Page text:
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Beit Beirut

At the crossroad of Sodeco and Damascus Road, stands Beit Beirut. What was once a sniper stronghold in the midst of Lebanon’s civil war is now an exhibition venue and home to much of Lebanon’s most prized art.

The building has undergone many changes to its name, and was originally known as “Barakat Building,” later nicknamed the “Yellow House” because of the color of its sandstones that were brought from Deir el Qamar, and during the war, “The Building of Death.”

Just two years ago, it was transformed into a museum and became open to the public. Since then, it has hosted various shows and art exhibitions, and even boasts a library.

The owners, Nicolas Barakat and his wife Victoria, recruited architect Youssef Aftimos to re-design the building for them, and in 1924 the building underwent a modern Ottoman transformation. At the time it consisted of 8 houses, and was inhabited by middle-class immigrants and an aristocrat named Fouad al Shemali.

After living in the apartment for 30 years, Shemali passed away in 1973. His wife left the apartment untouched with all his belongings in it, which were used as pieces in the museum later on. When the civil war commenced, the snipers took advantage of the building’s strategic location, and soon the place became a source of terror to all those that loomed in its presence.

The building would have been destroyed without the serious efforts of the “Save Beirut Heritage” NGO and the diligent work of Mona Hallak, who continued to work with the French Embassy and the Paris Municipality to preserve it. The municipality later delegated Engineer Youssef Haider to renovate the building for a fee of 18 million dollars. His vision was to preserve the building as much as possible, as he felt the barricades and the writings on the walls gave it its unique character.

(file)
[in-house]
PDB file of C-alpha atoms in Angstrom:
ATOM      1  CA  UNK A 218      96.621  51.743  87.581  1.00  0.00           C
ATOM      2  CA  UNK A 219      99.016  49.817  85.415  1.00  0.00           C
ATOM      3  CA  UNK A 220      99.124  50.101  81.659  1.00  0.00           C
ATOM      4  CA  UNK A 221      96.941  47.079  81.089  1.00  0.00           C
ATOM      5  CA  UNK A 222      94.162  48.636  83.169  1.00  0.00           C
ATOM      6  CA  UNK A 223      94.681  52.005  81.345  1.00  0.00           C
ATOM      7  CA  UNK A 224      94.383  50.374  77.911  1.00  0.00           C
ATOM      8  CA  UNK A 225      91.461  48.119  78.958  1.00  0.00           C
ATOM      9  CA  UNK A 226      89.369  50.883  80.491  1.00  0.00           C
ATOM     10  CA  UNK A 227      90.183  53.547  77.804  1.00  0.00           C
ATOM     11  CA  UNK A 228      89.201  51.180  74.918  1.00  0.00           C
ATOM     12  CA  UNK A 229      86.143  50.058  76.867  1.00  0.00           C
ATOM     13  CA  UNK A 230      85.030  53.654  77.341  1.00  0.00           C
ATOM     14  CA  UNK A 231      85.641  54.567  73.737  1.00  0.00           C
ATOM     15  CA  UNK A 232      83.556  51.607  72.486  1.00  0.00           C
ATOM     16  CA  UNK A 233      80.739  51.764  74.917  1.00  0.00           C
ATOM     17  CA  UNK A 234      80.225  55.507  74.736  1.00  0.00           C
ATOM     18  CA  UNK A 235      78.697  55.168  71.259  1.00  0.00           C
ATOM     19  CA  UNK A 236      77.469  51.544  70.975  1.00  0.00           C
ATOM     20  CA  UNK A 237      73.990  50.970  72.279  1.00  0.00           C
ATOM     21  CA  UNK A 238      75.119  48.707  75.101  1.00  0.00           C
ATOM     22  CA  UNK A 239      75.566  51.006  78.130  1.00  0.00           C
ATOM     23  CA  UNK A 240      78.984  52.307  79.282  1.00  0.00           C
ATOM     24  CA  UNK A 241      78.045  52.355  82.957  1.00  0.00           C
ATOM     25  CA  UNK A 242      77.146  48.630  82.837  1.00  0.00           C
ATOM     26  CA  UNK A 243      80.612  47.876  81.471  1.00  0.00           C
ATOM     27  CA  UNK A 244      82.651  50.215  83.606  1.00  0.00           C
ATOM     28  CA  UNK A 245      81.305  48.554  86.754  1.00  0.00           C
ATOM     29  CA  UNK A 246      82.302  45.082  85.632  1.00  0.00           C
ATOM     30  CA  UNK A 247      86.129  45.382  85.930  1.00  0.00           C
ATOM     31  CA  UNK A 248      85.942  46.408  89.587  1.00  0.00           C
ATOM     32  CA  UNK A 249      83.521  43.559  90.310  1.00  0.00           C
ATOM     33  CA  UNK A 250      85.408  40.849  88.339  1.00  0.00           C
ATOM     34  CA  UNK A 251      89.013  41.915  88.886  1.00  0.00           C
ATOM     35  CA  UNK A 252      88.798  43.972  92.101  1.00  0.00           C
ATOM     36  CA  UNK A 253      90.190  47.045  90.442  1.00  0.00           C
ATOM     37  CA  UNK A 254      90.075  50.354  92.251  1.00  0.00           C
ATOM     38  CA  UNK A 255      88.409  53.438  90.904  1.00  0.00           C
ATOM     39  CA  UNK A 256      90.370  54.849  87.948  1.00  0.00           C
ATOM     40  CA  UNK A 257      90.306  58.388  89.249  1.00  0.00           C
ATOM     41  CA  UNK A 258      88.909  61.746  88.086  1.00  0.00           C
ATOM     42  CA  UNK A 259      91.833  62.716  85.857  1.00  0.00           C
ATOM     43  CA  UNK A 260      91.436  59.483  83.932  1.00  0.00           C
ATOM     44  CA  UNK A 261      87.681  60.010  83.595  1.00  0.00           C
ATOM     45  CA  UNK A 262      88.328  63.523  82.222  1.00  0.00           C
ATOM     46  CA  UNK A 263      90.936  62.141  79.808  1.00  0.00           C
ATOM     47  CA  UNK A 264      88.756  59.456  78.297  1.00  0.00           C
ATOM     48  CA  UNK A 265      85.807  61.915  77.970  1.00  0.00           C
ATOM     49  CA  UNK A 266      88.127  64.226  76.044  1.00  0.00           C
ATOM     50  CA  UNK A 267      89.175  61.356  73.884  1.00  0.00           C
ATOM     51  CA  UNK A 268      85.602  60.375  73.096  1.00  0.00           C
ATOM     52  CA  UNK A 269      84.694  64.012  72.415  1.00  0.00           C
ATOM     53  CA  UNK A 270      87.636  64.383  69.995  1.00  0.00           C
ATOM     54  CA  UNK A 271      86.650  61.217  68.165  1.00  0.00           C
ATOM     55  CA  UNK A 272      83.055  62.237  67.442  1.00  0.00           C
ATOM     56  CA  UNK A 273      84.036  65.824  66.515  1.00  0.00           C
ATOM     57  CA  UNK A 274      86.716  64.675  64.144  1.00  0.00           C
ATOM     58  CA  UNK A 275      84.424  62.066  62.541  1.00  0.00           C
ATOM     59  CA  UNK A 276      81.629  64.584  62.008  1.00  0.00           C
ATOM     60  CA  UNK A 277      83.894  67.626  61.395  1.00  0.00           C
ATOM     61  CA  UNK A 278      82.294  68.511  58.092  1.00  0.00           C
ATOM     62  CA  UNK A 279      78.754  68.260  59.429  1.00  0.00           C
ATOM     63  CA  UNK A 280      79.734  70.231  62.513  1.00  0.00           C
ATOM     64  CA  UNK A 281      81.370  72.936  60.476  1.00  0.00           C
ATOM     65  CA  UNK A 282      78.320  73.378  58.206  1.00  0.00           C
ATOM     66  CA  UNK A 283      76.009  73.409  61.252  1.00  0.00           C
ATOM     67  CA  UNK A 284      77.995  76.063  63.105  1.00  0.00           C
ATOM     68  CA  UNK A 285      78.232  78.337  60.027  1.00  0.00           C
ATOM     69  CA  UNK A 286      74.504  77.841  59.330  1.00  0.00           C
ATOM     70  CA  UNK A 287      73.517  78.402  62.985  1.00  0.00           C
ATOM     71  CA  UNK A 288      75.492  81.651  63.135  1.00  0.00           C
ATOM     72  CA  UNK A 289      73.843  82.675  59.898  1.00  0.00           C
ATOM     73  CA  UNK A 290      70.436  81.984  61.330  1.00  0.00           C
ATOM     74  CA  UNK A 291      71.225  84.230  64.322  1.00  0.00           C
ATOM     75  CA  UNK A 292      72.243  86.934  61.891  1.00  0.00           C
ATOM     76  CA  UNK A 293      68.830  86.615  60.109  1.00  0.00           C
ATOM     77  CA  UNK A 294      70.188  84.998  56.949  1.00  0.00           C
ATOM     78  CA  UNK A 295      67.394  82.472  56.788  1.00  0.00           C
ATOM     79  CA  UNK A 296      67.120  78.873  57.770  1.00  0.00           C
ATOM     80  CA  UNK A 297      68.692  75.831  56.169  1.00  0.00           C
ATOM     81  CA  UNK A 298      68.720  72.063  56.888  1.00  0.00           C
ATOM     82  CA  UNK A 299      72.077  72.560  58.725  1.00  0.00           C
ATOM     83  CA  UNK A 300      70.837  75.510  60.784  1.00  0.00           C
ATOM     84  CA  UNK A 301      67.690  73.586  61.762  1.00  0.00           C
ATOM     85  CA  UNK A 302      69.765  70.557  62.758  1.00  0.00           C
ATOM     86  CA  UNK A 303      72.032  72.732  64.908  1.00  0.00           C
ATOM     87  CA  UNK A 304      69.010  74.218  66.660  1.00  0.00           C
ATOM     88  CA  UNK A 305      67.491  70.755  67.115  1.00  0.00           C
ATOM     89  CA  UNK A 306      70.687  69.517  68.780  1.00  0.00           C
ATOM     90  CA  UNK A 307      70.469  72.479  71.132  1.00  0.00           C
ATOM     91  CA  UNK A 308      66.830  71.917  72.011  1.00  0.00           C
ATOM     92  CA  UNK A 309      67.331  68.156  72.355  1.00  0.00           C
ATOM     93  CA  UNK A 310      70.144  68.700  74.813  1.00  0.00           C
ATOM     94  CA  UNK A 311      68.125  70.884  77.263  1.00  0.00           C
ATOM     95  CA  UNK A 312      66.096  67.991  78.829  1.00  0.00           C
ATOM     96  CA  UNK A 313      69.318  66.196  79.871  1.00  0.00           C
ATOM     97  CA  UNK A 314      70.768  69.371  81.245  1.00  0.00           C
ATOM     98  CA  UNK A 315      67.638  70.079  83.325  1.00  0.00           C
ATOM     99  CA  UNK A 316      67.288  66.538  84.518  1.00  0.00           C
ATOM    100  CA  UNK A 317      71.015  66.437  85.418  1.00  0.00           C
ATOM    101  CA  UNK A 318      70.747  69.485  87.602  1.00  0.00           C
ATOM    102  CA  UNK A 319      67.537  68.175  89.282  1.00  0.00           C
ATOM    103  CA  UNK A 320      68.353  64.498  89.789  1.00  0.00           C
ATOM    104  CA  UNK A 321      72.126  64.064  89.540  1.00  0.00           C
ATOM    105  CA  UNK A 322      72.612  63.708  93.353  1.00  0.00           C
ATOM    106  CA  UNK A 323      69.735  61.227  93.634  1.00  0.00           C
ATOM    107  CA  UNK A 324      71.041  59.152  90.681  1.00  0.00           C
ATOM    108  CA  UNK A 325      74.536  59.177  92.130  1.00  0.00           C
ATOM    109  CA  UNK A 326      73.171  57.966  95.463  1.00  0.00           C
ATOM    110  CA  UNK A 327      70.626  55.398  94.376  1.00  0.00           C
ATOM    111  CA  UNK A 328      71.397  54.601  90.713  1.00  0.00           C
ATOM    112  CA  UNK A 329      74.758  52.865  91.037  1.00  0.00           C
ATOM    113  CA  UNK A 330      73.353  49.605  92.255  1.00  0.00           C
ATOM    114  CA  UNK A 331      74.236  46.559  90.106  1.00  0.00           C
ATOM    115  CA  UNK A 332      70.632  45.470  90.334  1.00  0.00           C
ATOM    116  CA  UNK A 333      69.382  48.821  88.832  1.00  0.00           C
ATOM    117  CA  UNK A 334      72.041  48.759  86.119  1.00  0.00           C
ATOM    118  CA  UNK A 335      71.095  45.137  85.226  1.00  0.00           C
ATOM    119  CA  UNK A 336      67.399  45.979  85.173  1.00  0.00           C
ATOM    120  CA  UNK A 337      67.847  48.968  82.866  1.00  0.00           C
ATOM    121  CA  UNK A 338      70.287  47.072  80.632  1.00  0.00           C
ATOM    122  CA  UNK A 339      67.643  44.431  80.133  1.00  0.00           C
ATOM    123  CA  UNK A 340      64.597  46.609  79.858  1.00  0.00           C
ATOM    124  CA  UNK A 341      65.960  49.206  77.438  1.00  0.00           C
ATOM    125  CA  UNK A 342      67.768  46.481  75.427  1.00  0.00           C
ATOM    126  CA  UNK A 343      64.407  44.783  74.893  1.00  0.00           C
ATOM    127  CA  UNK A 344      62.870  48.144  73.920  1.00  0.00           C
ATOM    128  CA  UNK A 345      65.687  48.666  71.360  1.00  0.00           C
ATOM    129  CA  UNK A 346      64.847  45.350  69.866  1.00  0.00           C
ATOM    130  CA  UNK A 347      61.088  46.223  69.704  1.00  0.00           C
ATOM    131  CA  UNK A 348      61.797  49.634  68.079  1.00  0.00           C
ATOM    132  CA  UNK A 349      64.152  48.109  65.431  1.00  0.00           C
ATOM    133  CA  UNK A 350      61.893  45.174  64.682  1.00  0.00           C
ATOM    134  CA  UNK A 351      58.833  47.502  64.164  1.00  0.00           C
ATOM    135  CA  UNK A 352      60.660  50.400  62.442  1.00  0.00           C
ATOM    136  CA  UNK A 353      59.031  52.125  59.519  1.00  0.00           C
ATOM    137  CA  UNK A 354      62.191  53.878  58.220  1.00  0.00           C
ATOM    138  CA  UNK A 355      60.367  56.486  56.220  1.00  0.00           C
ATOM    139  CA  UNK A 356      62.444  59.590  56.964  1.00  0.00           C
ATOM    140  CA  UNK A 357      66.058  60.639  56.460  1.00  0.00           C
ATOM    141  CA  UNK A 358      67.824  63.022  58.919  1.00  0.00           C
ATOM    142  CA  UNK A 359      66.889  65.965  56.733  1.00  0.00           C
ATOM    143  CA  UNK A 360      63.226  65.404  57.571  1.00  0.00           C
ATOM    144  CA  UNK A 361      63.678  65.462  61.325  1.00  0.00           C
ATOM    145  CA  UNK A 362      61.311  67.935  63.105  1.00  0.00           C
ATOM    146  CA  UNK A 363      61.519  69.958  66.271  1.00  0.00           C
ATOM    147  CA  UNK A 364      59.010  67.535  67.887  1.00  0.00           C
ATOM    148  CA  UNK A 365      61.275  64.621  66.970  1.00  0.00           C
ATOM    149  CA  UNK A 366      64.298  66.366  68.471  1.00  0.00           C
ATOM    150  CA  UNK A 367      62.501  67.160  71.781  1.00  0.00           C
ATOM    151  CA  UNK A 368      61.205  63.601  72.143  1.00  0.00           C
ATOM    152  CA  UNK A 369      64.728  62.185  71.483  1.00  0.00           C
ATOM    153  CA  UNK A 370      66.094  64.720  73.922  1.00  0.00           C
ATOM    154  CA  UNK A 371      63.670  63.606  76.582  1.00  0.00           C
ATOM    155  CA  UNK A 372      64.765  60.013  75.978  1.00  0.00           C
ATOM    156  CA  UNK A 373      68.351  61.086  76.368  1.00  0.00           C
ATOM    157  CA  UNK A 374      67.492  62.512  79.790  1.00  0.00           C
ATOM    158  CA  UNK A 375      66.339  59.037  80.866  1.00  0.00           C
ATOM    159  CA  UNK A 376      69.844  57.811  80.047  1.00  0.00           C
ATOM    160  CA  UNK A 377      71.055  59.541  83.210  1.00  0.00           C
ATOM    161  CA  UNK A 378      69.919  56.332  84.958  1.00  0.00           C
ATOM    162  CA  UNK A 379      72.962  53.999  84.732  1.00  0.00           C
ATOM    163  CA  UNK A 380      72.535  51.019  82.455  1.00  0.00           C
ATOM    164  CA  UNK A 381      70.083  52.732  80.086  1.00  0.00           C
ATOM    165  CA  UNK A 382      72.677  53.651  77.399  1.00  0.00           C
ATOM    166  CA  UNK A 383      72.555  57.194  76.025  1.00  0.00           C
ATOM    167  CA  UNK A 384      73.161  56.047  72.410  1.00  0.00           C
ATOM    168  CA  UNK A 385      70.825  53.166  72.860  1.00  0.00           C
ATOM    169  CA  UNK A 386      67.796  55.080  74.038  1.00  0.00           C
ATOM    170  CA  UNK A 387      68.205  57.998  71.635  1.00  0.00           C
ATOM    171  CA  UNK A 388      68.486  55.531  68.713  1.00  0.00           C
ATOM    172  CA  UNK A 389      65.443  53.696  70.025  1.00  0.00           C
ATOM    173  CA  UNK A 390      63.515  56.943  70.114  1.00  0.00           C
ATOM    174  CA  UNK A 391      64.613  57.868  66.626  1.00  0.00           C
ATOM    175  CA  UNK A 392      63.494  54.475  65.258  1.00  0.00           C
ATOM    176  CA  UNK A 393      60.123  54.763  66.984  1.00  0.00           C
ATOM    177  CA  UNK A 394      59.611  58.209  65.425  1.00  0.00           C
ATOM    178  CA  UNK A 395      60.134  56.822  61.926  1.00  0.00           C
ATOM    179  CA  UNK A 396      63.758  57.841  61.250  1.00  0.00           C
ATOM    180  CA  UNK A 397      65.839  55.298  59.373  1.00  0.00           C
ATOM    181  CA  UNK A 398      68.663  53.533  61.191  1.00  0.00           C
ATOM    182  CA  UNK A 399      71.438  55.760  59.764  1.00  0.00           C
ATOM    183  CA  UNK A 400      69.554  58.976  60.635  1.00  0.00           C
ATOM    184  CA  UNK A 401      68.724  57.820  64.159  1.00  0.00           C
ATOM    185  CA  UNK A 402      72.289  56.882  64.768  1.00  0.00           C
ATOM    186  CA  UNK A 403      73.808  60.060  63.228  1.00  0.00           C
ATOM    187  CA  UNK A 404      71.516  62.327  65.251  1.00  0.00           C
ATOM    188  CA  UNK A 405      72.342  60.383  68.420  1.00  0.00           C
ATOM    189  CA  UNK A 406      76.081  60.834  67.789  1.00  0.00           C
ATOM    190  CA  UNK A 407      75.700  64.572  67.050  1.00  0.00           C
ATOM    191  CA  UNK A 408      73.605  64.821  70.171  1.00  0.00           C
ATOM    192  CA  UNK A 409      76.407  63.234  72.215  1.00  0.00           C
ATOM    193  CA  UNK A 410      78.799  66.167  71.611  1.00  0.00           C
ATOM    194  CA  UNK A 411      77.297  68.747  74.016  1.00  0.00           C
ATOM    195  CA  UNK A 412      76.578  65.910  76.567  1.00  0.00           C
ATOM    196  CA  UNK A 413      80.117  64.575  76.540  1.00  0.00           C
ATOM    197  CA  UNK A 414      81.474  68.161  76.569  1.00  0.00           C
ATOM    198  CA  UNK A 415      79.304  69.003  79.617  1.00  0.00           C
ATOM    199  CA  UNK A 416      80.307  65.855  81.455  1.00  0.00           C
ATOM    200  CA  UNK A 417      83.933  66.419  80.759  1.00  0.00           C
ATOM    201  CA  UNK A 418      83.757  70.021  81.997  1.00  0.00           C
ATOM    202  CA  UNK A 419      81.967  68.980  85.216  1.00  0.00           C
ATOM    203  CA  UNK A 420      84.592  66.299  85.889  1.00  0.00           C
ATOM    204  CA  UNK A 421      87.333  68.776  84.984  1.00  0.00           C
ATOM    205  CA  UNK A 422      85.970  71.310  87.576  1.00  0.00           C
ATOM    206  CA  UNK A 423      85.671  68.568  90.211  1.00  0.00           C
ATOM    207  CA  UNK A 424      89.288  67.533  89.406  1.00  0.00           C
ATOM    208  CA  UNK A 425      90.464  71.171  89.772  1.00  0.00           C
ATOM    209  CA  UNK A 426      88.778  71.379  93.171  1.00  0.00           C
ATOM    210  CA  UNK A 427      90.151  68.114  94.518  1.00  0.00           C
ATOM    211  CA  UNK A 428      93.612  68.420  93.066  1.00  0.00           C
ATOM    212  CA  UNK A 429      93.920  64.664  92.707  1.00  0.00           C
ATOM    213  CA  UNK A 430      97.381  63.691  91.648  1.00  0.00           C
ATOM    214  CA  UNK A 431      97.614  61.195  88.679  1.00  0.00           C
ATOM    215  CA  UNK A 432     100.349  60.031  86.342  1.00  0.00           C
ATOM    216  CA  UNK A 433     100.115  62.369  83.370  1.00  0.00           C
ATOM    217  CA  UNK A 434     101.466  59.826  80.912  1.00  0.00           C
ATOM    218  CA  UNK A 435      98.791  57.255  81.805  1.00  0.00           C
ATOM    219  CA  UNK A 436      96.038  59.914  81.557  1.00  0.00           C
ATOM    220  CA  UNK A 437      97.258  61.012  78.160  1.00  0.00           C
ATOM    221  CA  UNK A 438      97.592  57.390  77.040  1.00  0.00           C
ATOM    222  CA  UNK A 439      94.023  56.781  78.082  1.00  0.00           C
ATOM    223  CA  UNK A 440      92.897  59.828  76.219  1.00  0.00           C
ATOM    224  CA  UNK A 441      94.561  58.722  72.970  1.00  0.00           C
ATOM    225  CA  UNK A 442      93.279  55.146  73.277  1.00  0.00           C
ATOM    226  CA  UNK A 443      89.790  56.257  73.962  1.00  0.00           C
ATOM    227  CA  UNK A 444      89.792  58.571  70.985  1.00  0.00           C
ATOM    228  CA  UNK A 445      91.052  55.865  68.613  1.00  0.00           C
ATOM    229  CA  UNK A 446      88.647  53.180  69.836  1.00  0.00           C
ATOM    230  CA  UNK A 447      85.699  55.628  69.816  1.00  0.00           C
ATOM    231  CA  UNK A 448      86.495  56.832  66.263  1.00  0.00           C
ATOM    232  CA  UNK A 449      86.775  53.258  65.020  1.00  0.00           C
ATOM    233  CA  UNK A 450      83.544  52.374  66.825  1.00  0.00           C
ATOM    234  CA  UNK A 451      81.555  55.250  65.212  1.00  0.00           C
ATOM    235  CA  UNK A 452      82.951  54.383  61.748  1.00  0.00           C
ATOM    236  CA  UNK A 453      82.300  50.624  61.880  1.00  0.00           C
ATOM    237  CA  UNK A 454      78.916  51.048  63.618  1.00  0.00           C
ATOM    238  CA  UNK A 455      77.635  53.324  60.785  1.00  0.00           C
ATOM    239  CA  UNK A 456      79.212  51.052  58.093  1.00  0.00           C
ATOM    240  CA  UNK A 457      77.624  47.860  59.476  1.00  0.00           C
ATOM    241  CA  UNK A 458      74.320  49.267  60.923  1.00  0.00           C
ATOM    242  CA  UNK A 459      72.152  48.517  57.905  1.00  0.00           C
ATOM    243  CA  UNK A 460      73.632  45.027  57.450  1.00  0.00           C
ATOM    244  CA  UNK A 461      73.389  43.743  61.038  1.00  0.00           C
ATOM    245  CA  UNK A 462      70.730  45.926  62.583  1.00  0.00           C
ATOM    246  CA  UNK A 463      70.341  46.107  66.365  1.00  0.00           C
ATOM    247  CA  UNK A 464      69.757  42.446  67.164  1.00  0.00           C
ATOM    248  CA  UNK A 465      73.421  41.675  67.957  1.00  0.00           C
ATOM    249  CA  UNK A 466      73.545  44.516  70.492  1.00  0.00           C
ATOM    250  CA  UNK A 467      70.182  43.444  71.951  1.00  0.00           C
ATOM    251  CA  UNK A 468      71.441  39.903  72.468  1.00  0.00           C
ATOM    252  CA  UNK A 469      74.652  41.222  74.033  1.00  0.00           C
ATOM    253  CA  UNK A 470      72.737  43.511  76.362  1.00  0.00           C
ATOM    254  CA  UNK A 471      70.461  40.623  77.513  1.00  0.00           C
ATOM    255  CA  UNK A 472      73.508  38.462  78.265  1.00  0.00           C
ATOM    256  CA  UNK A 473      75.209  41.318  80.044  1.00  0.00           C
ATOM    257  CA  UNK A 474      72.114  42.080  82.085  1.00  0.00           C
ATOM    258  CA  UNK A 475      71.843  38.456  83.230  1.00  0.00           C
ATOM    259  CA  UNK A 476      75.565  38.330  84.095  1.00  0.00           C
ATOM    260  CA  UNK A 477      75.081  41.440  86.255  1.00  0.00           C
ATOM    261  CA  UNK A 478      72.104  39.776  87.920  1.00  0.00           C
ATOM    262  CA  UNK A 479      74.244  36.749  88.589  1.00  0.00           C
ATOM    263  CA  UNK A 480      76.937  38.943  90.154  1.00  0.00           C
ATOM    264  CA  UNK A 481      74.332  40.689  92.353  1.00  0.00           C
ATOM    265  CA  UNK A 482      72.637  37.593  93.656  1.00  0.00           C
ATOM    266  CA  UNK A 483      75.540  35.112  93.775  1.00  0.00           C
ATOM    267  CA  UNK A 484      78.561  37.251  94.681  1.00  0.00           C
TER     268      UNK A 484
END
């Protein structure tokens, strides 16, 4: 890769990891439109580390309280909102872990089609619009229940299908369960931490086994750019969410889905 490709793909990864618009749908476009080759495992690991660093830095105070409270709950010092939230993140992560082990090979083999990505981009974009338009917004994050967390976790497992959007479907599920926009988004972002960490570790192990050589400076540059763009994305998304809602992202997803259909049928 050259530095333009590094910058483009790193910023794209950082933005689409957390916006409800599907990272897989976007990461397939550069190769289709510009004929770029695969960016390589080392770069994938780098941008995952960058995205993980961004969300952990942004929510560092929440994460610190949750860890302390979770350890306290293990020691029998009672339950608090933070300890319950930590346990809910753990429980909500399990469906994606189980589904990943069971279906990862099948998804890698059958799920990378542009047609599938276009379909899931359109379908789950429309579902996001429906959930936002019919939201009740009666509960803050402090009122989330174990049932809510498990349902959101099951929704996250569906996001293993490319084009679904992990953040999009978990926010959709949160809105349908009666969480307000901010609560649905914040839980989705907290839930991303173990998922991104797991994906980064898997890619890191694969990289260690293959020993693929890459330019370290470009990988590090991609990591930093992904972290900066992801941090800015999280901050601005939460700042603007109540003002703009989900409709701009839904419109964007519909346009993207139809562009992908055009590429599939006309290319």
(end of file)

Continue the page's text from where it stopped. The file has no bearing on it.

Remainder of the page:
Today, the building stand as both a historical monument and a cultural venue that hosts numerous art shows and galleries year-round. Future plans for Beit Beirut aim to restore the building so that it can accommodate a fully-fledged museum, a cultural and artistic meeting place, a facility for archiving research and studies on the city of Beirut throughout history, an urban planning office for the city of Beirut, and an underground car-park.

Be sure to check out our daily event roundups which include exhibitions that take place in this monumental building throughout the year.